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Trip Report Four Days in Chicago

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Just back from a long weekend in Chicago. Four days/three nights, and we felt like we made the most of it.

Arrived on a non-stop flight from DC at 7:30 am, and took the train downtown. Couldn’t have been easier, but I suppose if we were heavy packers the train and the 8 block walk from the L stop to the hotel might have been a bit daunting. Checked in at the Hyatt Regency on E. Wacker (great rate and we even got a lake view room!), dropped the bags, and prepared to start exploring. The weather was perfect, but we knew that there is always a good chance that can change at any minute, so we wanted to take advantage of the clear skies for as long as possible.

We had the concierge make us a reservation for the architecture boat tour for noon (the earlier ones were already booked up), so that gave us time to wander around downtown and the Near North area, exploring on our own. I’ve only been to Chicago for quick business trips in the past, so I had never had the chance to really appreciate how beautiful the city is. Stunning architecture, which they are justifiably proud of, everywhere you look. I think the only other city that I can remember where the architecture is such a primal force in the city might be Barcelona, and I notice many of the same Art Nouveau/ Beaux Arts touches everywhere, mingled with beautiful Art Deco and more modern elements. On a bright sunny day, walking along the river (or seeing the river and downtown from a tour boat) is absolutely delightful.

Synopsis:
Day 1 (Thursday) – arrive early morning, train to hotel, wander around downtown before heading over to the architecture boat tour – 90 minutes on the water with a good history of the architectural rebuilding of Chicago, and a play-by-play conducted by the Architecture Society of Chicago that gave a detailed description of the building and rebuilding of the city with the architects in the role of great artists. The reconstruction of the city after the great fire led to what may be the greatest concentration of design creativity anywhere, and everywhere you look you see something else that is captivating. Make sure to visit the WGN tower, where pieces of great buildings and great locations from around the world are embedded in the base of the building (everything from the Holy Door of St. Peter’s to the Great Wall of China to the Parthenon to The Alamo to the Berlin Wall).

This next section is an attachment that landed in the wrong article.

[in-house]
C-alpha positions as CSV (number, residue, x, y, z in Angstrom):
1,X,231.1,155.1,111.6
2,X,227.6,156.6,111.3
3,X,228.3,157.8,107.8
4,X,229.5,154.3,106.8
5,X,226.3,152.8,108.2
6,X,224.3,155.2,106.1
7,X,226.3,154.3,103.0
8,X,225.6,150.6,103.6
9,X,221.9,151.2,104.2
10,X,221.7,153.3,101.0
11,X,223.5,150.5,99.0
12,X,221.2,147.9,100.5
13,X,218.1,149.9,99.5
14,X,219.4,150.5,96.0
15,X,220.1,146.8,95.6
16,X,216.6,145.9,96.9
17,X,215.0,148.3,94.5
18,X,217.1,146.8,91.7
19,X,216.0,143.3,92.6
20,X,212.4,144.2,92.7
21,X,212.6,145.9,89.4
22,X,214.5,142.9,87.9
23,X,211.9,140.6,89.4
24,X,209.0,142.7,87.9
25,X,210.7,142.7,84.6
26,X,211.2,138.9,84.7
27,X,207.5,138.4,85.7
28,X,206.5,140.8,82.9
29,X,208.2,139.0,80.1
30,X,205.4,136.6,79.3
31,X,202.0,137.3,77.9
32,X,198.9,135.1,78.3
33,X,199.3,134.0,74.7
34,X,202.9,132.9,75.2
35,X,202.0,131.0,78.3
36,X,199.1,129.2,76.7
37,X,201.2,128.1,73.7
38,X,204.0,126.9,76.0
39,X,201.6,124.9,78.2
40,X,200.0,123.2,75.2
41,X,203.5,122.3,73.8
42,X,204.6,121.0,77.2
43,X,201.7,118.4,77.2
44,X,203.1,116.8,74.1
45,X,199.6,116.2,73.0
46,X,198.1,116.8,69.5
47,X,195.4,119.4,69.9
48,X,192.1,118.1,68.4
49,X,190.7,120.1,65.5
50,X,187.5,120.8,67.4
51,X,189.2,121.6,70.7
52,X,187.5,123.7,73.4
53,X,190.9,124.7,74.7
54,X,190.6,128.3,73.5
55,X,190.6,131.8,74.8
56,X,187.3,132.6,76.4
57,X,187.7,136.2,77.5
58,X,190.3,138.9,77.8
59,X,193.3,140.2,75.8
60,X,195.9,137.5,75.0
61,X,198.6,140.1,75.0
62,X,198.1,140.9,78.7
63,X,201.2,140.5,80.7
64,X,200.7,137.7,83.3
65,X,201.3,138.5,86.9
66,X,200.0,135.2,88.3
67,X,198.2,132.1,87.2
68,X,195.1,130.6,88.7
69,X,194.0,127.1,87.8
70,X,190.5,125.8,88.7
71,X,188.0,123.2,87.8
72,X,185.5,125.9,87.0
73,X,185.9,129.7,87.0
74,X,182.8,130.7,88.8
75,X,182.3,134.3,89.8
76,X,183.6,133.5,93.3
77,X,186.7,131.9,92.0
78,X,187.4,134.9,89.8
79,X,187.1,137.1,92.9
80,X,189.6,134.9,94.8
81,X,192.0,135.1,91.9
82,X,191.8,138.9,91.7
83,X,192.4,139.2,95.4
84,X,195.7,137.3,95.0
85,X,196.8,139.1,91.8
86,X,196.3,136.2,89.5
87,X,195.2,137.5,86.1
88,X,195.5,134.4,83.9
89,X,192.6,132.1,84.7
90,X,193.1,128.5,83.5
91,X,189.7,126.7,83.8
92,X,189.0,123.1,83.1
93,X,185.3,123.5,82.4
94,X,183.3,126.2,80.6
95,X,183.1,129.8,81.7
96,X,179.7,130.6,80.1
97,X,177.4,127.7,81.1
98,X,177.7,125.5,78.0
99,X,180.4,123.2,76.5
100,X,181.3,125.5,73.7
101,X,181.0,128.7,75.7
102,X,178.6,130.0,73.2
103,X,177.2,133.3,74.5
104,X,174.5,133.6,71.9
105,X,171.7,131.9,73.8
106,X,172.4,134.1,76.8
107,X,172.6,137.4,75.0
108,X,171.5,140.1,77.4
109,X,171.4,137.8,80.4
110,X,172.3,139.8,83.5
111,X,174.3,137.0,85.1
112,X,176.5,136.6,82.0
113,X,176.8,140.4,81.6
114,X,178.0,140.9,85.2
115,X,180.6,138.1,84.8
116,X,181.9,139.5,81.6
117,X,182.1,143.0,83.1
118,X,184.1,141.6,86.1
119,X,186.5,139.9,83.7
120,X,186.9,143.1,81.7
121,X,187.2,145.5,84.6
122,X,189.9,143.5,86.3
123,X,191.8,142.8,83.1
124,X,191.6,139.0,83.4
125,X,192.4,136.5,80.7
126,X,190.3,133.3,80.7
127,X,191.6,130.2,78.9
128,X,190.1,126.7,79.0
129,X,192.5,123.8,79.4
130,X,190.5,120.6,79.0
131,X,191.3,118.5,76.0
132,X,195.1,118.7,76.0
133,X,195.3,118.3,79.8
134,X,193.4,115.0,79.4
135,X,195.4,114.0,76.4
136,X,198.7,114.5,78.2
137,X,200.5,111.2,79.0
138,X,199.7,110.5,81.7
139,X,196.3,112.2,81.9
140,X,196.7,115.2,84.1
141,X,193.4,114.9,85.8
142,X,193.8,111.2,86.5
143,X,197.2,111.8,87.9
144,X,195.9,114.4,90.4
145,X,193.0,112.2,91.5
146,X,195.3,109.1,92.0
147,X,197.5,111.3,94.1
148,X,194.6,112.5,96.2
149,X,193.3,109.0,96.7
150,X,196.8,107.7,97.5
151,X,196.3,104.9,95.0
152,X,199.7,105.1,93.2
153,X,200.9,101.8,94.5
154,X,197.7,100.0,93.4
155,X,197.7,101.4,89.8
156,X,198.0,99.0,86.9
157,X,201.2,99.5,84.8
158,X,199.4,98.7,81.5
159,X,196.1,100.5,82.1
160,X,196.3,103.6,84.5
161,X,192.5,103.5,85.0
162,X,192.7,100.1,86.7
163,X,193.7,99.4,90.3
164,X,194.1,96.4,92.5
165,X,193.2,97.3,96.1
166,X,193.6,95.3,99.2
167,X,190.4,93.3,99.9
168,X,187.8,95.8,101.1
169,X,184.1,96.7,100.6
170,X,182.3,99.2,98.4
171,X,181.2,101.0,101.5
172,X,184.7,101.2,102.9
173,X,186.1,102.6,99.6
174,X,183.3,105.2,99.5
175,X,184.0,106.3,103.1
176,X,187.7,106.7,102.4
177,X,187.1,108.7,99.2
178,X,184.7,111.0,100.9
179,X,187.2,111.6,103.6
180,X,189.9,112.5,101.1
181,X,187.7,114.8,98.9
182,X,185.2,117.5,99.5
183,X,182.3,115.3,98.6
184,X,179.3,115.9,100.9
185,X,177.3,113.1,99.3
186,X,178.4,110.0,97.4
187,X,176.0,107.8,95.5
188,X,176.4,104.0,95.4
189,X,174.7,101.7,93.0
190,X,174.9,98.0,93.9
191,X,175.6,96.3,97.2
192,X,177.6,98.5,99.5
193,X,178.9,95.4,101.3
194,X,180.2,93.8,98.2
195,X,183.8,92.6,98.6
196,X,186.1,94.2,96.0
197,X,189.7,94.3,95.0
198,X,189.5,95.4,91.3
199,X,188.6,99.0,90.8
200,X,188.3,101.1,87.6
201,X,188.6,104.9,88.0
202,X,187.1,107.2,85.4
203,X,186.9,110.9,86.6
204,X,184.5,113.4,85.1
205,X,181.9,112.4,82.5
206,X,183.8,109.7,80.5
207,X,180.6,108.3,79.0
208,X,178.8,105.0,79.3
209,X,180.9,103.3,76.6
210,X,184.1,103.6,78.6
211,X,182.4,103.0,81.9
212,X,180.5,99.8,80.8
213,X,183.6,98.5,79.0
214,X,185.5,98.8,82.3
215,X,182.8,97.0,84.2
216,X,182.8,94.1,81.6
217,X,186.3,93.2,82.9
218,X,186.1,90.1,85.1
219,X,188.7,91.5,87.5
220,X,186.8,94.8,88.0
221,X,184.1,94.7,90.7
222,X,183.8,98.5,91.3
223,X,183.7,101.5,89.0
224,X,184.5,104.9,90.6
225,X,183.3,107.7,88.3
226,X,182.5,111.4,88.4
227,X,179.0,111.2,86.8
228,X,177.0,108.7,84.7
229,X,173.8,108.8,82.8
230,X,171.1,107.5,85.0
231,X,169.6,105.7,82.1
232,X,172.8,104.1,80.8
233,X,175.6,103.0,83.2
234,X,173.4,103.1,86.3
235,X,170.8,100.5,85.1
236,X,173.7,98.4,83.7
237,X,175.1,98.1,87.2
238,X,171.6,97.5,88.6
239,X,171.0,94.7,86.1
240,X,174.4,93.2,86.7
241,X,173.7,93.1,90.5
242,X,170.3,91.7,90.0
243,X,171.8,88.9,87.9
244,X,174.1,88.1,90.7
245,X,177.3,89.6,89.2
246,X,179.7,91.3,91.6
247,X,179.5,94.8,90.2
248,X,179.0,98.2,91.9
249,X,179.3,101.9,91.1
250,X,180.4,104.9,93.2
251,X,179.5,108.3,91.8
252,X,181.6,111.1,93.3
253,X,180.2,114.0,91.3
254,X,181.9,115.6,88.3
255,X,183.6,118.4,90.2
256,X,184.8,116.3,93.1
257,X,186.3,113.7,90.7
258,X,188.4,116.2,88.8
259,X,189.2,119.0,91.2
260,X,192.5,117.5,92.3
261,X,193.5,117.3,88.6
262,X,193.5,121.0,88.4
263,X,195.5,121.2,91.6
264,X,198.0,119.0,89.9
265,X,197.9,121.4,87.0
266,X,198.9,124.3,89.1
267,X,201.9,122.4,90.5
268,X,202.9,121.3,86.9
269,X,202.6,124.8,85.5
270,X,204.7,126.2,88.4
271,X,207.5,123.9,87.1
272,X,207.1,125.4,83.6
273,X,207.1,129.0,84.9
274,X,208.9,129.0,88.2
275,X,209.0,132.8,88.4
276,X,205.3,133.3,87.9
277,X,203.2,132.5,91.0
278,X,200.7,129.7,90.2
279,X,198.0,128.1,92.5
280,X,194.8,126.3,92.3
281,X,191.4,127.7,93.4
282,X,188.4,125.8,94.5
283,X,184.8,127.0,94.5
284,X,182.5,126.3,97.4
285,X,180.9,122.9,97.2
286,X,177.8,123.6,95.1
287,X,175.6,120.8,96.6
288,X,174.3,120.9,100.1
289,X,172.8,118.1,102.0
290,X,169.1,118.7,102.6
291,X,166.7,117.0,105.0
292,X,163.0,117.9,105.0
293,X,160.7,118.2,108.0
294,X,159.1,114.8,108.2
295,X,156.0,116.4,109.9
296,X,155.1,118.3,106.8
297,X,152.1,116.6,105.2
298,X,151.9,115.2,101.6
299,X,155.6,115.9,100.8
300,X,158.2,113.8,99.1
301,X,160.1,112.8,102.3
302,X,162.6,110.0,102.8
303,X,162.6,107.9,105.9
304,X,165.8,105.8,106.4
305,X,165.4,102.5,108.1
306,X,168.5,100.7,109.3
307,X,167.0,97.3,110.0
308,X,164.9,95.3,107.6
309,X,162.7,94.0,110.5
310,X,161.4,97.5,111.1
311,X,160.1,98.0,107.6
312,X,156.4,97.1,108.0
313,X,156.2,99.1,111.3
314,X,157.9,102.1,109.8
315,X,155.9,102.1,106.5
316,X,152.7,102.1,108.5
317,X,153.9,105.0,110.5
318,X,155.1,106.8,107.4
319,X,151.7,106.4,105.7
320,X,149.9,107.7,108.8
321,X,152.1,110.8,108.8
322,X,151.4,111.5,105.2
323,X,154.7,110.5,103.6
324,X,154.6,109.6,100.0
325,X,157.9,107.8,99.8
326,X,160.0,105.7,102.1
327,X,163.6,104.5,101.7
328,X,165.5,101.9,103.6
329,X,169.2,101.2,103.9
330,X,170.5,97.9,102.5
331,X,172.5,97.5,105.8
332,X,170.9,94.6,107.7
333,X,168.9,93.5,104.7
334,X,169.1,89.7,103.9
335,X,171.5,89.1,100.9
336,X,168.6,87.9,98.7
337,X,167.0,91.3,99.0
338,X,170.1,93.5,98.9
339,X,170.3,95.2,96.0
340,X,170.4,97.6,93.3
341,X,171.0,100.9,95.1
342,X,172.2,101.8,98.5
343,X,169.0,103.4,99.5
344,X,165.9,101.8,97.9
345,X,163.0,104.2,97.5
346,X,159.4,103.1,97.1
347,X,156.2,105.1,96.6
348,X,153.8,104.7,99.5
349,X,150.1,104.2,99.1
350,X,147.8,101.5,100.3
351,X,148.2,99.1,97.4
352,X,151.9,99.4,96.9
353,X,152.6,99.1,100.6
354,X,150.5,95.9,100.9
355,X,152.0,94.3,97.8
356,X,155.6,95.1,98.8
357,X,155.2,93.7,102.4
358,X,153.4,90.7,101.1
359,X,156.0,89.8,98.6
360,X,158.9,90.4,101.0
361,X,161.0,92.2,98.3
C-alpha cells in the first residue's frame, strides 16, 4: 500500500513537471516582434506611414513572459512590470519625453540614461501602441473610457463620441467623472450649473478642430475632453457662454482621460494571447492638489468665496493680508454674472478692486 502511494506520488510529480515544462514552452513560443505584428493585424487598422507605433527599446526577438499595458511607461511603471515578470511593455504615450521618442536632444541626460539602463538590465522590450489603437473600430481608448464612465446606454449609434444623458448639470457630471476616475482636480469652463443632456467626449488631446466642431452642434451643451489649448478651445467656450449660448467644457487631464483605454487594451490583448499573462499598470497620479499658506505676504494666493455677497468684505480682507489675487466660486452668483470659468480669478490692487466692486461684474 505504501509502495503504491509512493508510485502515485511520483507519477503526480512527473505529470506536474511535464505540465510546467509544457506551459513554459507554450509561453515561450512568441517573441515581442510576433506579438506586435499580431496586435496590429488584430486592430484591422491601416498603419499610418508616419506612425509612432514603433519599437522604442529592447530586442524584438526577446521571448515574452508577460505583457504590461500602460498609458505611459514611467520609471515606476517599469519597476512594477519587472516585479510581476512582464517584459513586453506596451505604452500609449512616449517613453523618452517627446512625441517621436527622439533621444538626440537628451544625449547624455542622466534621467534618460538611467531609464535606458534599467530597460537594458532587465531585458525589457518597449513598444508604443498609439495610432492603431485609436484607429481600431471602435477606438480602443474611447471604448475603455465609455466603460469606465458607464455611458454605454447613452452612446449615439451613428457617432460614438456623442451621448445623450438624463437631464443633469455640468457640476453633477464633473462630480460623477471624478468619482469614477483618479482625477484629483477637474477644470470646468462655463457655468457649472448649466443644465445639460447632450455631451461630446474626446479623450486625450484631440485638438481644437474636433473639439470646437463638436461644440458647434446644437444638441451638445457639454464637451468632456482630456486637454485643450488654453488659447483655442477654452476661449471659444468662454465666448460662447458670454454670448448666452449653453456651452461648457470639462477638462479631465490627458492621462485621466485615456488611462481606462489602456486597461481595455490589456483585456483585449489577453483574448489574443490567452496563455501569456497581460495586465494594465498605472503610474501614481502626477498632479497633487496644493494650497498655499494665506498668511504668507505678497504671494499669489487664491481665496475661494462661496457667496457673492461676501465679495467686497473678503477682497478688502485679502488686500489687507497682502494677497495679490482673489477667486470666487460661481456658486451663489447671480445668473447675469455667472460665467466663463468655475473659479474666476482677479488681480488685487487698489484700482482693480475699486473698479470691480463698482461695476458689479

After the tour we are ready for a late lunch, and head for the Weber Grill (the only restaurant that has been on DH’s list for this trip!) for some charcoal-grilled goodness. It’s worth it just to see the row of giant kettle grills in the kitchen cooking everything on the menu!

That afternoon we booked a hop-on hop-off tour bus. Most of the time I stay away from these things, but when you don’t know anything about a city it can provide a good overview tour, and here it was helpful (although not entirely necessary). It was nice to ride the whole loop for a good once-over, though, and their 3-day pass (the only option) is pretty reasonable. At 4:30 our room is finally ready, so a quick shower and a short nap (we’ve been up since 4 am!) and we are ready to wander out on the town by about 6:30. Hubby has planned to take me to the top of the Wit for cocktails, but when we get there we found out that a swimsuit fashion show has taken over most of the outdoor deck. The place is really too crowded and noisy to have the relaxing drink we were planning on, so after a quick once-around we left (still, we got to ride up the elevator with a couple of supermodels!). We walked up to Frontera Grill (the only restaurant on MY list for the trip) for dinner. The place is packed, of course, but we manage to find seats at the bar for cocktails and ceviche (incredible!) and ended up waiting less than an hour for a table (instead of the 90 minute wait that was estimated). Definitely worth the wait! Duck with apricot mole for me, grilled pork loin with anchos for hubby. Yum and double yum. Nice walk back through downtown to the hotel and in bed by midnight.

Day 2 – Friday